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How Bucs’ Chris Godwin mentally prepares himself for crucial moments

The wide receiver puts a lot of work into meditation and visualization, which he says has helped him center himself in pressure situations.
 
Bucs wide receiver Chris Godwin (14) runs after a catch during a game against the Buffalo Bills in October in Orchard Park, New York.
Bucs wide receiver Chris Godwin (14) runs after a catch during a game against the Buffalo Bills in October in Orchard Park, New York. [ JEFFREY T. BARNES | AP ]
Published Nov. 24, 2023|Updated Nov. 24, 2023

TAMPA — When Chris Godwin lines up on Sundays with the crowd, television cameras and opposing defense all zeroing in on him, the Bucs wide receiver tunes them out. Godwin says he feels he is in control of such situations because he has spent much of his career training his mind for them, particularly over the last three or four years.

“Meditation has helped me a lot with that,” he said this week. “I feel like there’s a lot of noise that happens surrounding the game — obviously, it’s the most popular game in our country. There’s so much surrounding it, so a lot of times it can be easy to get distracted by the outside noise, whether it’s the pressure of the moment or a bunch of different things.”

Godwin credits his wife, Mariah, for helping him figure out how to use meditation to lock in during critical situations.

“When I go out there, I’m not doing anything out of the ordinary,” he said. “I’m just doing what I’ve trained to do, by allowing myself to be centered (and) be present allows me to be focused in that moment.”

Bucs wide receiver Chris Godwin (14) reaches for a pass during a game against the Atlanta Falcons in October at Raymond James Stadium.
Bucs wide receiver Chris Godwin (14) reaches for a pass during a game against the Atlanta Falcons in October at Raymond James Stadium. [ DOUGLAS R. CLIFFORD | Times ]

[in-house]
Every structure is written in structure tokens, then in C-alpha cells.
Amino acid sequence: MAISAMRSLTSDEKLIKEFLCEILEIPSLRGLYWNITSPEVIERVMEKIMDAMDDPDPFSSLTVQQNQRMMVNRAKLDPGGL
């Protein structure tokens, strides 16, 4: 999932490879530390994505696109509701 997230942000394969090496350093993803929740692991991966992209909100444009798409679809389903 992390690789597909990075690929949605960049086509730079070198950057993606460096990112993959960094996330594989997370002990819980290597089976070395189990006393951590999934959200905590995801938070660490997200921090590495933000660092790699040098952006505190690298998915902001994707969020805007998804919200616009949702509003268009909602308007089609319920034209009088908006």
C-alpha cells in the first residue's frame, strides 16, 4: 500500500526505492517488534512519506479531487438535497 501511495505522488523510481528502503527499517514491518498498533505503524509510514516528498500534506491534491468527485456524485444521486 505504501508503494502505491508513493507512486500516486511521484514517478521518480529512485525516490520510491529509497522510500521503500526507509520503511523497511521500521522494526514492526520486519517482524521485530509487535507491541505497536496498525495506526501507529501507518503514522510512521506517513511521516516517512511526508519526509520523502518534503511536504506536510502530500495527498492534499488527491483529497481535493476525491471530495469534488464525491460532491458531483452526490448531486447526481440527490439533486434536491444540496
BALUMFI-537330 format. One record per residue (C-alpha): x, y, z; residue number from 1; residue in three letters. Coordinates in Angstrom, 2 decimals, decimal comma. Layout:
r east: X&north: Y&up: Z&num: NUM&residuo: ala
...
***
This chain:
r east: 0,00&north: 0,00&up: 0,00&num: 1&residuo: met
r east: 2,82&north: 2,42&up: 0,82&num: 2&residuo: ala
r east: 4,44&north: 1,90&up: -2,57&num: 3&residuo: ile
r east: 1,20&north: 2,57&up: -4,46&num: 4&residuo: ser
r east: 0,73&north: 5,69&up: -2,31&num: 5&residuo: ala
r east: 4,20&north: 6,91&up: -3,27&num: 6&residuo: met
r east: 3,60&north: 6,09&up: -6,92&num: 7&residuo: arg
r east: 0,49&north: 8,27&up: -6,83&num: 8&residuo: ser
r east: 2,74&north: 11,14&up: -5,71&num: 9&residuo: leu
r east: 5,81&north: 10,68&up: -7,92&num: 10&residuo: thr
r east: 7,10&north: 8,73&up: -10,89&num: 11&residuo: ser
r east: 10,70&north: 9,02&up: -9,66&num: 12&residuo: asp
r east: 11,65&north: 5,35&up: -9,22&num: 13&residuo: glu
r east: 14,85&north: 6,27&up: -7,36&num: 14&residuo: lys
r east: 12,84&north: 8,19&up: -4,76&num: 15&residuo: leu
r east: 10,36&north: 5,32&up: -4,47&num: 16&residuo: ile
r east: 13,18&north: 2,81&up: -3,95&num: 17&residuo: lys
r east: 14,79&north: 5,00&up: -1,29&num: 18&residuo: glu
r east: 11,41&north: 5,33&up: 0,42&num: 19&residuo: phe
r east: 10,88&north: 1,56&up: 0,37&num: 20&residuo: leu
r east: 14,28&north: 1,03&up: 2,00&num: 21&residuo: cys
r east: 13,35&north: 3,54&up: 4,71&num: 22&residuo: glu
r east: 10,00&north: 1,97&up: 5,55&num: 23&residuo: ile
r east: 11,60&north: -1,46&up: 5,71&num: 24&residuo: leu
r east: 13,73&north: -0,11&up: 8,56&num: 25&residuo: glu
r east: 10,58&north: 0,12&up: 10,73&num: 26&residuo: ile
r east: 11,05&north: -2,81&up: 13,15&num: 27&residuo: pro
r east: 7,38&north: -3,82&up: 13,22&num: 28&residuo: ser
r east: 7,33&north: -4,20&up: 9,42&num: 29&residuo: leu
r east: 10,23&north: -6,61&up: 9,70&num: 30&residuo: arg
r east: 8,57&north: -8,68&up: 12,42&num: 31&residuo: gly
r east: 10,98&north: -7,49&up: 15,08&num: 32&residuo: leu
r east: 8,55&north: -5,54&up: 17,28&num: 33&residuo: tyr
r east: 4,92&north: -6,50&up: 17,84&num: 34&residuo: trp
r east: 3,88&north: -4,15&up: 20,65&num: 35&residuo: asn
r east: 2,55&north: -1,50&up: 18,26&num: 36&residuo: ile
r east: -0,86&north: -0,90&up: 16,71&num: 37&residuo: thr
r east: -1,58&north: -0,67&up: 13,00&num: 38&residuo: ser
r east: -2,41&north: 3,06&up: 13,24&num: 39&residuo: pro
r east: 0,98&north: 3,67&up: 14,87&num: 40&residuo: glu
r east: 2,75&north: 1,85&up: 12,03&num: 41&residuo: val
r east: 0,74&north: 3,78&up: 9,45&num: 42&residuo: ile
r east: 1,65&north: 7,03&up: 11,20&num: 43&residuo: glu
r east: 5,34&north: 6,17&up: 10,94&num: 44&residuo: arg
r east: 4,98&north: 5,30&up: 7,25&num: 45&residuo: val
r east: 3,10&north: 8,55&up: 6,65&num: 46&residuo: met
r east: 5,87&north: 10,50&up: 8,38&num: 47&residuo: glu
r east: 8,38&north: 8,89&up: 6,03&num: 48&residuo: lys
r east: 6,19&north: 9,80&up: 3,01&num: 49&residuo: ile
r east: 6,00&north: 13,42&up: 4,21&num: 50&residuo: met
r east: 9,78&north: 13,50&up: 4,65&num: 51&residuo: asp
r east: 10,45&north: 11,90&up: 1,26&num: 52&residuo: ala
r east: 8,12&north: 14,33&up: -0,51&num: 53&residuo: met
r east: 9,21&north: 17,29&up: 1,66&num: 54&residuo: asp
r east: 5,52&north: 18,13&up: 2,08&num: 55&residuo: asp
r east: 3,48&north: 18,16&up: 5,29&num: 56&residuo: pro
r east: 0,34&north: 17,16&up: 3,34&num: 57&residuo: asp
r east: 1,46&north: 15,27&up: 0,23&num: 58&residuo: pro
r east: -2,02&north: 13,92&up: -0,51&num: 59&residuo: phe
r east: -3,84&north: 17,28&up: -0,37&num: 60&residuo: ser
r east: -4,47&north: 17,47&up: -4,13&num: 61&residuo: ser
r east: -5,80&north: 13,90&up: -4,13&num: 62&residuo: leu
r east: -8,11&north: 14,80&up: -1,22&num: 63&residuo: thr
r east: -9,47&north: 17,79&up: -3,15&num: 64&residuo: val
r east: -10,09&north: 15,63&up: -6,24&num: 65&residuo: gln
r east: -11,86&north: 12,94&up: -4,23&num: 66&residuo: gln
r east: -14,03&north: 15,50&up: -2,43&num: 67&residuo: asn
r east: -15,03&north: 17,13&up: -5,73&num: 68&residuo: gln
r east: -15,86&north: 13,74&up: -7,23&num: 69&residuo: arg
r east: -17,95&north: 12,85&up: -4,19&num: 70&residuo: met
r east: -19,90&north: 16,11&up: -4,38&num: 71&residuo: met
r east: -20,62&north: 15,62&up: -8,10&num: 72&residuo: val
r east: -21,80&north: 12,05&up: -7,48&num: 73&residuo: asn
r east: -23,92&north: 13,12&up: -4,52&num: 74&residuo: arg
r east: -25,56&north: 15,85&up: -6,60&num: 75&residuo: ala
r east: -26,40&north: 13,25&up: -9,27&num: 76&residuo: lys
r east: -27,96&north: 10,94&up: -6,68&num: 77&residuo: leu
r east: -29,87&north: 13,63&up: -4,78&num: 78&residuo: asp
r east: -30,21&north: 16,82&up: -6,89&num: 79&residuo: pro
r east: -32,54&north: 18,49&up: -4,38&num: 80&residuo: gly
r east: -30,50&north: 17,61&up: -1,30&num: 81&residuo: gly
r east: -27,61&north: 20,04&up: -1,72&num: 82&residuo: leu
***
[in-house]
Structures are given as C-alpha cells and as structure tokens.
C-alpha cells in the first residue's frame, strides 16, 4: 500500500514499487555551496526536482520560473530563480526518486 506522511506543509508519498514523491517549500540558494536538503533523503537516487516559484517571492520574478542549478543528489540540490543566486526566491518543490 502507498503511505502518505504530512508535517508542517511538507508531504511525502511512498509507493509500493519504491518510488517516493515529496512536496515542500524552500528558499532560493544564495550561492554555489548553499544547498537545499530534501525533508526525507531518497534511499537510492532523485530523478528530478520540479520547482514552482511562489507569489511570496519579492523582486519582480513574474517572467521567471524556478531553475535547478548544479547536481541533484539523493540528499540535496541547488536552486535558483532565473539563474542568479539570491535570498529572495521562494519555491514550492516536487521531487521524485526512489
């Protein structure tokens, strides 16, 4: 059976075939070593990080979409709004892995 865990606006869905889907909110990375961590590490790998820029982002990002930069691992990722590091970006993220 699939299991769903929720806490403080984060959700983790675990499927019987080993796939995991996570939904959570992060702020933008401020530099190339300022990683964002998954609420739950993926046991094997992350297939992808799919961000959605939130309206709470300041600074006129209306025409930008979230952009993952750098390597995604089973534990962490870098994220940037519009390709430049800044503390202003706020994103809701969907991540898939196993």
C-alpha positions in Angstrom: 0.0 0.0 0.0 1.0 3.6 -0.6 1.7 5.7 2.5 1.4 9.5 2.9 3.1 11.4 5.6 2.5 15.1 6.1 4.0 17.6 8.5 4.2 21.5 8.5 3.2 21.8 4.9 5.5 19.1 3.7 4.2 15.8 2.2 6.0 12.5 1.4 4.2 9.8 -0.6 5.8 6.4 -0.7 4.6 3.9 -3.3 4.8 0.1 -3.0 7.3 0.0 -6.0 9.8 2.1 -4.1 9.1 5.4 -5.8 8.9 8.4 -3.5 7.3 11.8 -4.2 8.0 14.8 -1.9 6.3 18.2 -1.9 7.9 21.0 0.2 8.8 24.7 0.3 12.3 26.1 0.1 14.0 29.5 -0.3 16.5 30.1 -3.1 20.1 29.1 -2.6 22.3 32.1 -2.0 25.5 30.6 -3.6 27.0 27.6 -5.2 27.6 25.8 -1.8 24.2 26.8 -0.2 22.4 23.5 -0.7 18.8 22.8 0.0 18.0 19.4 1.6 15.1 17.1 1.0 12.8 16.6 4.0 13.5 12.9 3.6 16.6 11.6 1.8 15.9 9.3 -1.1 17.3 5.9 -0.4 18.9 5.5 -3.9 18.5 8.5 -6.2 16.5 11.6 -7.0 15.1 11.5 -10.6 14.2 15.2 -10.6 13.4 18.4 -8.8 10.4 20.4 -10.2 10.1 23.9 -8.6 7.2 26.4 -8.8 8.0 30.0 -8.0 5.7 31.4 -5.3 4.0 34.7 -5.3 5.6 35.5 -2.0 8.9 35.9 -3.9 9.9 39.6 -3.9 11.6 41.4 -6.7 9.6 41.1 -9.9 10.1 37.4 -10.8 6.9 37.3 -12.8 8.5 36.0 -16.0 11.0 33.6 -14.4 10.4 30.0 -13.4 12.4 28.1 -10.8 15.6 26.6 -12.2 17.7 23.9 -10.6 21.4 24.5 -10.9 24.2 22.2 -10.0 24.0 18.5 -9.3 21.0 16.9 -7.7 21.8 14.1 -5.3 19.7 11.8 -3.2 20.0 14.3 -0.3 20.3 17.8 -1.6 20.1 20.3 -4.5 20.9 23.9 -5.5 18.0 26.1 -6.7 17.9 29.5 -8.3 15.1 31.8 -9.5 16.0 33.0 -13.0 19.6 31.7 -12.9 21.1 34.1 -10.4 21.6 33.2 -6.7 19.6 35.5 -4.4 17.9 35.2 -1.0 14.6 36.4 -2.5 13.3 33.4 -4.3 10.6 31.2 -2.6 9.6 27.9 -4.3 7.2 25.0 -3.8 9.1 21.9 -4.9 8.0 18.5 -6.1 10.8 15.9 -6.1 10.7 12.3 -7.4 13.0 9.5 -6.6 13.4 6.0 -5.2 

You can’t argue with the results.

Godwin, 27, has been typically reliable for the Bucs in his seventh season, with 50 receptions for 561 yards and a touchdown. He is one of only three NFL receivers this year who have made 50 or more receptions without dropping a pass.

“I think it’s mental focus,” Bucs offensive coordinator Dave Canales said. “He’s got natural ball skills, but I think if you guys have seen him before games, he does a lot of meditation, a lot of visualization. He actually walks down the field through his different routes that he has in the game plan.

“There’s some great science behind that, behind the visualization part and the visceral reaction you actually get if you can use your mind to be able to put yourself there.”

Godwin also has been incredibly clutch for the Bucs. With 15 third-down receptions converted for a first down, he ranks him among the top five in the NFL in that category.

Quarterback Baker Mayfield said he has been particularly impressed with Godwin’s consistency in third-down situations.

Bucs receiver Chris Godwin (14) is congratulated by tight end Cade Otton (88) and tackle Luke Goedeke (67) after making a touchdown reception during a game against the Philadelphia Eagles in September in Tampa.
Bucs receiver Chris Godwin (14) is congratulated by tight end Cade Otton (88) and tackle Luke Goedeke (67) after making a touchdown reception during a game against the Philadelphia Eagles in September in Tampa. [ DOUGLAS R. CLIFFORD | Times ]

“That’s obviously a broad answer,” Mayfield said, “but just in his route running how detailed he is about his body language. ... If there’s a choice route or if it’s just a zone route, he gets the right depth. Man coverage, he’s so strong through the catch point.

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“He’s one of those guys, even if he’s covered with a guy blanketed on him, he’s going to find a way to make a catch. He’s got all the things you want when it comes down to that.”

Besides being consistent and reliable on the field, Godwin is well-liked by his teammates. This week, he was named the Bucs’ nominee for the Art Rooney Sportsmanship Award. The award recognizes players around the league who exemplify outstanding sportsmanship on the field.

“For me, it’s an honor because of how I carry myself,” Godwin said. “I don’t necessarily think it’s the way that I’m intentionally trying to be. It’s just how I was raised and how I know to go about my work. I try to be a good person and treat people with respect and stuff like that. That doesn’t change when I get on the field.

“... I think it speaks volumes what the people in the building here think about me, which is, at the end of the day, what I care about most in terms of my peers and the respect that they give me.”

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